(the upgrade and the Autumnal equinox results)
If you have not read the original article I suggest you follow the link here in order to familiarise yourself with the project so far.
Since fitting the original 2 x 100 watt panels and controller I have had time to assess their performance as an additional battery charging facility. While I have been well pleased with the results, it was time to look towards possible optimisation of the system.
The first area to look at was the spare capacity available in the charge controller. It is a 20 amp unit and the theoretic maximum the panels can produce is 16.67 amps. Having paid for 20 amps worth of control it seemed a good idea to use it.
So extra panels were investigated. I knew that I could not fit any large panels due to lack of space but I thought I could wangle in a few small ones. So out with the tape measure and check the roof. There was room for 4 x 20 or 30w panels (they are the same size) from the same supplier as the main panels.
There is all sorts of discussion about mixing solar panels, most of it revolves around the fact that all of the panels will drop their output voltage to the lowest of the panels. The panel supplier I used reckoned that I would lose about 10 watts by adding lower powered panels. I considered that a MPPT controller could sort it out as they are very smart, and part of how they work is by lowering the voltage. Of course, without serious measuring equipment we will never know who is right (hence the discussion in the first place).
The second line of discussion was what was I measuring, total output of the panels or total input into the battery bank? The boat's systems have an overhead of 1.7 amps . Thus a 5 amp output from the panels would result in 3.3 amps being directed towards the batteries as 1.7 amps is being used by the inverter and other systems. My main concern is getting electricity into the batteries.
So I played with a spreadsheet, adding 20,30,40,60 and 80 watts to the existing 200 watts (I wasn't planning on pushing my luck by mixing 20 and 30 watt panels). Obviously the more I added, the less the overheads mattered and the whole system became more efficient.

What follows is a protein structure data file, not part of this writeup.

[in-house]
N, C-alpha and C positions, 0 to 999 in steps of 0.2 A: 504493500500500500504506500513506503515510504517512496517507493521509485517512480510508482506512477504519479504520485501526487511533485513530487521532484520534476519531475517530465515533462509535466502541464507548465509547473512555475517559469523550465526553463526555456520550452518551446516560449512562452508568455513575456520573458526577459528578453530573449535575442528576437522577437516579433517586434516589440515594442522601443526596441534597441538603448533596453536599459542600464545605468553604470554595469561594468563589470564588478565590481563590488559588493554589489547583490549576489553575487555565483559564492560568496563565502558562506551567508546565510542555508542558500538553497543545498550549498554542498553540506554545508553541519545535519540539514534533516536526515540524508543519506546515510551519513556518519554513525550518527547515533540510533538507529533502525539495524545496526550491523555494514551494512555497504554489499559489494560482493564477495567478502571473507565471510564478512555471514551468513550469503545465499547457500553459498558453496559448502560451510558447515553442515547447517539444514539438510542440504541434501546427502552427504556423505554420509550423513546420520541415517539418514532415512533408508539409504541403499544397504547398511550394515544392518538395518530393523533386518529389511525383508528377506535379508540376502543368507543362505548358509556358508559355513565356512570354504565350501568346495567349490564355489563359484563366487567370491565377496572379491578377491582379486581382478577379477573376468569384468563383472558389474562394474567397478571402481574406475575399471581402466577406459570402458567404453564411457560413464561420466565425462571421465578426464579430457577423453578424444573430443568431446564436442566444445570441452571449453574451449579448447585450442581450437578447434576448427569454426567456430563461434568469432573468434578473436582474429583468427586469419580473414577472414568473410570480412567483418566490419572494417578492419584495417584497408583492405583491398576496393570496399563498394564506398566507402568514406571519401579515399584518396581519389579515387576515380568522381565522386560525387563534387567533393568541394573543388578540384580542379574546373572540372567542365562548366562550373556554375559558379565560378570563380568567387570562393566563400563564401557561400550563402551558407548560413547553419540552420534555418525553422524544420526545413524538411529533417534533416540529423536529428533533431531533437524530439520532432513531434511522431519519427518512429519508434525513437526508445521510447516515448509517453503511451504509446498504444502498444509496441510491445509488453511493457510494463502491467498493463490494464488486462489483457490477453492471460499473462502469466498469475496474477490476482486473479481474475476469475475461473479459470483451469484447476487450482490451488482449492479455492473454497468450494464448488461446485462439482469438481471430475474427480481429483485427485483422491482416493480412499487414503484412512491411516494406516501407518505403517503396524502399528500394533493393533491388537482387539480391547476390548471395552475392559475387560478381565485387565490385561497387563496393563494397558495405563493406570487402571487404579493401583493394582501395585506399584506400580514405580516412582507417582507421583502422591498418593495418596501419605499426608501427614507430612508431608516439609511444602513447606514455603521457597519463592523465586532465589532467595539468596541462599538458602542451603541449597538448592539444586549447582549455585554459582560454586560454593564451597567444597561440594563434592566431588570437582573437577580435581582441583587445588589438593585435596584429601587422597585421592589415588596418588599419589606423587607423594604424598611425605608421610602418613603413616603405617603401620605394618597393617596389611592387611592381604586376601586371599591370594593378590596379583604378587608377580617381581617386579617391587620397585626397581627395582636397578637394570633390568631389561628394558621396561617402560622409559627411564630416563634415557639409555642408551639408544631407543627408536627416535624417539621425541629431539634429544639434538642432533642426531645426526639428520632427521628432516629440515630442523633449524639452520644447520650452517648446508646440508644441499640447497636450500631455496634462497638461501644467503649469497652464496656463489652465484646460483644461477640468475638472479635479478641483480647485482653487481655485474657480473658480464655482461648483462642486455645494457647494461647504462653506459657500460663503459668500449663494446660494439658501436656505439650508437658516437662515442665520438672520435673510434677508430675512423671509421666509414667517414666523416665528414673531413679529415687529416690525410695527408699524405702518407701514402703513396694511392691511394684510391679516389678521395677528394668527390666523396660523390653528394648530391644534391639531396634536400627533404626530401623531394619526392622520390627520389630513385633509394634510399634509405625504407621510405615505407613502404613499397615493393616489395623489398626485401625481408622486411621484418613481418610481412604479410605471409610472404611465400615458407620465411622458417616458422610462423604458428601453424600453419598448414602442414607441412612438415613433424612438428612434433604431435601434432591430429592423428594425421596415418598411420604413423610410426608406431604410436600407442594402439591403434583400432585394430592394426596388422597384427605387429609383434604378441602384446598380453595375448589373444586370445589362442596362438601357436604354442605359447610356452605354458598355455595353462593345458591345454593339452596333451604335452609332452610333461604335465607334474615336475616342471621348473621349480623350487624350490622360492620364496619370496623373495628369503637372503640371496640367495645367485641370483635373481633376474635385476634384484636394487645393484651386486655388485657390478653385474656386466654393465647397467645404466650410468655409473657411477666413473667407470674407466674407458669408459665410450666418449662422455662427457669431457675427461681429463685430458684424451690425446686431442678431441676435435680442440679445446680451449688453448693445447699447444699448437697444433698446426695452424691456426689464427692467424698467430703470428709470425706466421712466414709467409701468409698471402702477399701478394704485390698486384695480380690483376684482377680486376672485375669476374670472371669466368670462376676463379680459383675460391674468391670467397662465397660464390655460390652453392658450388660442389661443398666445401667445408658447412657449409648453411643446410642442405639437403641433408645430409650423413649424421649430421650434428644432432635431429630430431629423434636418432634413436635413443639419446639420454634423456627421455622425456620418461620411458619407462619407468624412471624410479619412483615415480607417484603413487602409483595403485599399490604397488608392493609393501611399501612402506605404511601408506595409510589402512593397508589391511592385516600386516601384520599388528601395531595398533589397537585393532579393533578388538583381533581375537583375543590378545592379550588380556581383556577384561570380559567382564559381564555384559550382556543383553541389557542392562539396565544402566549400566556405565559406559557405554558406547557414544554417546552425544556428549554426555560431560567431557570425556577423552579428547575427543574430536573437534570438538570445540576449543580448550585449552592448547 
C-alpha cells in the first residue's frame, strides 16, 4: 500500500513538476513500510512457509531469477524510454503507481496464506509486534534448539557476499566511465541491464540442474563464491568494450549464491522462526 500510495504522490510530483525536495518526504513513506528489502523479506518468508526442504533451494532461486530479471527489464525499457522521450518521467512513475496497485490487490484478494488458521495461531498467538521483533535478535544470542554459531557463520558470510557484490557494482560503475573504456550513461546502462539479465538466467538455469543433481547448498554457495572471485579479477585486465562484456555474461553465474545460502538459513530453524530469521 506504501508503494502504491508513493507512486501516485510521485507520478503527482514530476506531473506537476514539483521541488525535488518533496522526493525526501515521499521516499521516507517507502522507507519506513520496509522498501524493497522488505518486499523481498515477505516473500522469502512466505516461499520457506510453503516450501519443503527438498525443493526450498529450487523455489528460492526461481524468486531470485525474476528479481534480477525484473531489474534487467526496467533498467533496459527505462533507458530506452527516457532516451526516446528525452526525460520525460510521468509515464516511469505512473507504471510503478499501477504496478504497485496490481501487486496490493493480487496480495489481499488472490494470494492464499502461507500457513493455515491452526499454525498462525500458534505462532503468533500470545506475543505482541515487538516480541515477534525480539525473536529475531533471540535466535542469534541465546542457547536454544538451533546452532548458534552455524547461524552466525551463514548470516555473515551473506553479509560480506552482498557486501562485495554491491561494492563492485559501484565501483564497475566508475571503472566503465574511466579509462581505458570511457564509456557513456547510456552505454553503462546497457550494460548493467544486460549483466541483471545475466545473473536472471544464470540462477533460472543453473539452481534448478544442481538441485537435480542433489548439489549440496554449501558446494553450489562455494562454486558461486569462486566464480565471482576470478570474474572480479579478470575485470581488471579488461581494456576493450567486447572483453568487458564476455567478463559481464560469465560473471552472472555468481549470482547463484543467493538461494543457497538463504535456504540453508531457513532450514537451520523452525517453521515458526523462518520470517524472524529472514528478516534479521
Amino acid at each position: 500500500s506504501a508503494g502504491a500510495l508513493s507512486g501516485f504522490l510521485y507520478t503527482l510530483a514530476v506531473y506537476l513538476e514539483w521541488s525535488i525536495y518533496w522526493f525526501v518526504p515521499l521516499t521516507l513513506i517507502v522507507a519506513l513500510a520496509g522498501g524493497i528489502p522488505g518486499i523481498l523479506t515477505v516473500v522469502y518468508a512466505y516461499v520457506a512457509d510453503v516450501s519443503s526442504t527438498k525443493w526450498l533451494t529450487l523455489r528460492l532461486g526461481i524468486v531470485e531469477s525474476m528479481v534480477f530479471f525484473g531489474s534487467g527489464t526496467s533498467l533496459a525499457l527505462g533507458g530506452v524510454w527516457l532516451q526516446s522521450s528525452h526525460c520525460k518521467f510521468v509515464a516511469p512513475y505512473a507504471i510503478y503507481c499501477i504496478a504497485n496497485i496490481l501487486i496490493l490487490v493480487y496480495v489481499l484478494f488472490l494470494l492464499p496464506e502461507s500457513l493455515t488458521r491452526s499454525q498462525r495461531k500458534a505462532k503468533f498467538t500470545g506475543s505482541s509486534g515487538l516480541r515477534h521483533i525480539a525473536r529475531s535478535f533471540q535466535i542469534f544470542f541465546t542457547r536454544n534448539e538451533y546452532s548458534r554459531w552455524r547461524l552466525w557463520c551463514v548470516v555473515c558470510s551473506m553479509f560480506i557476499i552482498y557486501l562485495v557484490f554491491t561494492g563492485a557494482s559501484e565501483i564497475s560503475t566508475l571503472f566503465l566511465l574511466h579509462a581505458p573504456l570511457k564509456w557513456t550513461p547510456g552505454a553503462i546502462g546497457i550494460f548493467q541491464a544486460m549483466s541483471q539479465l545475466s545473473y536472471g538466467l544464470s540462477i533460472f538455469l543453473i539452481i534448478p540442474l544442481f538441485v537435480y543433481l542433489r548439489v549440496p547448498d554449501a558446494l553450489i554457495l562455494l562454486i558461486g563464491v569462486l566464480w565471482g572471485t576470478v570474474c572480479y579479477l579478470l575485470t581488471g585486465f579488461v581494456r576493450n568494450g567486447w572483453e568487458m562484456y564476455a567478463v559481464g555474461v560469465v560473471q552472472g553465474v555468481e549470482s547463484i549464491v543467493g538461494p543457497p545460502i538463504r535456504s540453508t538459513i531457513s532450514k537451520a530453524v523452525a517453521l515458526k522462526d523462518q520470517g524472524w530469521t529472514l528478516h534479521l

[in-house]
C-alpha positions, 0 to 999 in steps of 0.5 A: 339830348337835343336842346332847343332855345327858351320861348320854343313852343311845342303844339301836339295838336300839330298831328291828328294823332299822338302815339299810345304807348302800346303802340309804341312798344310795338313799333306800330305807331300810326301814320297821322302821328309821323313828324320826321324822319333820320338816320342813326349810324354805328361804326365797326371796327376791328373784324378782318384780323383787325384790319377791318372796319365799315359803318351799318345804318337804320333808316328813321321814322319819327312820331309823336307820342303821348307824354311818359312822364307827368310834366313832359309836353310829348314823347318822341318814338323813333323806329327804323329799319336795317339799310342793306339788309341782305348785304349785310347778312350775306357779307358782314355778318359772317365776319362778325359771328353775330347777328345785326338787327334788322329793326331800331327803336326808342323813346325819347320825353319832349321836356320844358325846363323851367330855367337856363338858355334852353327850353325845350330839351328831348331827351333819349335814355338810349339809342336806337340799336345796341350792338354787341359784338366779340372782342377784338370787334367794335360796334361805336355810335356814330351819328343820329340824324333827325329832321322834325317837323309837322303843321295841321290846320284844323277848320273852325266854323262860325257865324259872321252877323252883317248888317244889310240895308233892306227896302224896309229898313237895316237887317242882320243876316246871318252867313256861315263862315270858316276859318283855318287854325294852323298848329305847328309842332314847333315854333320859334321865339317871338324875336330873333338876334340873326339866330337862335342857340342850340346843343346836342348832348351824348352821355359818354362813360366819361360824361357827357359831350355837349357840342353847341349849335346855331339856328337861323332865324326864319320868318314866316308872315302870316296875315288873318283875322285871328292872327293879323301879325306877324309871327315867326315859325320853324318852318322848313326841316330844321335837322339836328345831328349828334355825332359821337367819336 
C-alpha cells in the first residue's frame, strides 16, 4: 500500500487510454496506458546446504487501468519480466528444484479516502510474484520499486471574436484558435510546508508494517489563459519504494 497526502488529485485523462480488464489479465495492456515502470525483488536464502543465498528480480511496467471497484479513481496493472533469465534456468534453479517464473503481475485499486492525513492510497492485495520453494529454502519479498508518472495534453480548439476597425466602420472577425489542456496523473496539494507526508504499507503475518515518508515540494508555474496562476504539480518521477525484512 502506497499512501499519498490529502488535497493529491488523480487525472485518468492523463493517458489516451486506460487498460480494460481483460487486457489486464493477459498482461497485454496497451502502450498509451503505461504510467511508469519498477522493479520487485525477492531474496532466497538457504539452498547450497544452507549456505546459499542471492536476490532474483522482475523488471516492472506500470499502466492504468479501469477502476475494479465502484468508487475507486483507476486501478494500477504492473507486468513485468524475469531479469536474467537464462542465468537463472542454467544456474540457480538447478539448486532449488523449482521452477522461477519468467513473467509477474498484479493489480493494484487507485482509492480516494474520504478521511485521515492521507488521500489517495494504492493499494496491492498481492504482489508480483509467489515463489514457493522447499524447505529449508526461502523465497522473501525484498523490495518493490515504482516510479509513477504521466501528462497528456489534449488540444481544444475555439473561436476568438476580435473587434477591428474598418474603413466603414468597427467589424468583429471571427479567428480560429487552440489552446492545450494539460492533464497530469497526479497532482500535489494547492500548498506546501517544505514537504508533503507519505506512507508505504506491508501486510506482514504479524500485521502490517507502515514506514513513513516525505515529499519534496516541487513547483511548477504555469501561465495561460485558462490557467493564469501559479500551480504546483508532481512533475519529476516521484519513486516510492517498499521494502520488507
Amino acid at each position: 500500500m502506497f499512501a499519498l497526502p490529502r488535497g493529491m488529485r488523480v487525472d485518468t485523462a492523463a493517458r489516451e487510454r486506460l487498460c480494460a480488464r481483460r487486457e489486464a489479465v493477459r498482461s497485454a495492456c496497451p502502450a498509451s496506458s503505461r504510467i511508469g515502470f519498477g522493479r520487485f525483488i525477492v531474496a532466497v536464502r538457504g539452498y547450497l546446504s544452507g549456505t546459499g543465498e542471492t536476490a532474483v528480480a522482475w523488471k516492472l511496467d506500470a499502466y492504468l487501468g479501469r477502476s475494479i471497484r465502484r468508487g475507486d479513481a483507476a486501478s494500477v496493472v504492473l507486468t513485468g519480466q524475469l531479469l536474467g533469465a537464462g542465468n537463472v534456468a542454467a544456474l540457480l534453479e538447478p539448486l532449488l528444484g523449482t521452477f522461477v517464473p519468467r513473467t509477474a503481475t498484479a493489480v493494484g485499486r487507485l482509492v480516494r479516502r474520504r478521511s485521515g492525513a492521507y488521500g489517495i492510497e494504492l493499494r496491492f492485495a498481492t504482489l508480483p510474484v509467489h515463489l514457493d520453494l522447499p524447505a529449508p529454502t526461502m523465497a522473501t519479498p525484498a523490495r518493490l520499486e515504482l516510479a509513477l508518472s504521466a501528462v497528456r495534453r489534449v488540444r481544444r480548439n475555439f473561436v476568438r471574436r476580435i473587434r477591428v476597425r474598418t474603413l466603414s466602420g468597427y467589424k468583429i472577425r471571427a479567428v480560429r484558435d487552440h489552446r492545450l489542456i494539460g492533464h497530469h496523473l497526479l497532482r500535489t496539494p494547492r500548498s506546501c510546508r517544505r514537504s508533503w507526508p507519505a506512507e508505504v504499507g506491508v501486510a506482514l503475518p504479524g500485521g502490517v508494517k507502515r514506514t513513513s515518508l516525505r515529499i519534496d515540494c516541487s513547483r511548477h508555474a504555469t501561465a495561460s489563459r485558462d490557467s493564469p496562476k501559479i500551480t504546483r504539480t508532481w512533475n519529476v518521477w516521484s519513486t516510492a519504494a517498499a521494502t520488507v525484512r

One of the reasons for undertaking this exercise is that the panel supplier had sent me an email offering me a £25 discount. When I added in cost data then my price per amp showed a marked drop on the 60 watt (2 x 30) option.
The full result was: adding 30% more wattage, gave around 50% more power into the batteries. The resulting increase in cost was an extra 20%. It was a done deal.
I picked up the extra panels whilst cruising through London to save the P&P and started preparing them. For security they would be attached to the existing front panel so I hauled that off the roof and fixed them together.
First the 2 x 30 watt panels were joined (each is 450mm x 541mm) to give a panel 450mm wide.
Then they were joined to the original 100 watt panel, rubber feet were used on the new panels as they are already secured (against theft) by the original panel
And as before, one of my home made junction boxes, ready to re-join to the main cable.
All that was required was to re-fix it to the roof.
And there they are in place.
It does indeed work the way I expected it to. There is quite an uplift in the amps into battery. Is it 50%? I simply don't know as I really have no way of measuring it until I have clear midsummer skies again. Basically I have run out of roof space and peak controller capacity at this point and will stop there. All I can add is that the day before the Autumnal equinox we were stopped the whole day with a mechanical problem. We got all of our electricity from the panels, fridge, lights, PC and TV. There was no drain on the batteries over a 24 hour period. Before fitting the panels we would have had to run the engine/generator/charger system for at least an hour. The down side was that we had no hot water (except from the kettle) as the engine provides that as well.
Autumnal equinox results
Results are now getting muddied by the weather, and the upgrade described above. The results are therefore less factual and more subjective.
Solar panels need sunshine to work. That may sound like an obvious comment but it's very easy to confuse sunshine with light. Moored under a tree it may be light but the solar panels will produce little or nothing, whereas they produce a lot more in overcast conditions where only the clouds block the sunlight.
Tangible results: 9 amps was seen as the maximum peak in the 2 weeks prior to the equinox (all figures are converted back to the equivalent of the original 200 watt system). It was a squeaky clean air day. The average peak is around 5-6 amps.
The 4 o’clock figure was around 2 amps, and the panels went to bed, most days, by 6.30.
Subjective results are influenced by the upgrade to 260 watts but are significantly better than the bald figures suggest. The battery bank is in far better condition than it has been for years. The trickle charger effect has pretty much renovated their state of charge.
Certainly over day the discharge rate of items such the fridge is so much offset by the charge from the panels that it makes a much smaller dent in the available electricity from the batteries than before. As the last paragraph in the upgrade notes shows, on a good day (lightly overcast sun) even at this time of year the solar panels can provide all of our electricity.
Let's see what the Winter brings!
Link to mid winter results and conclusions is here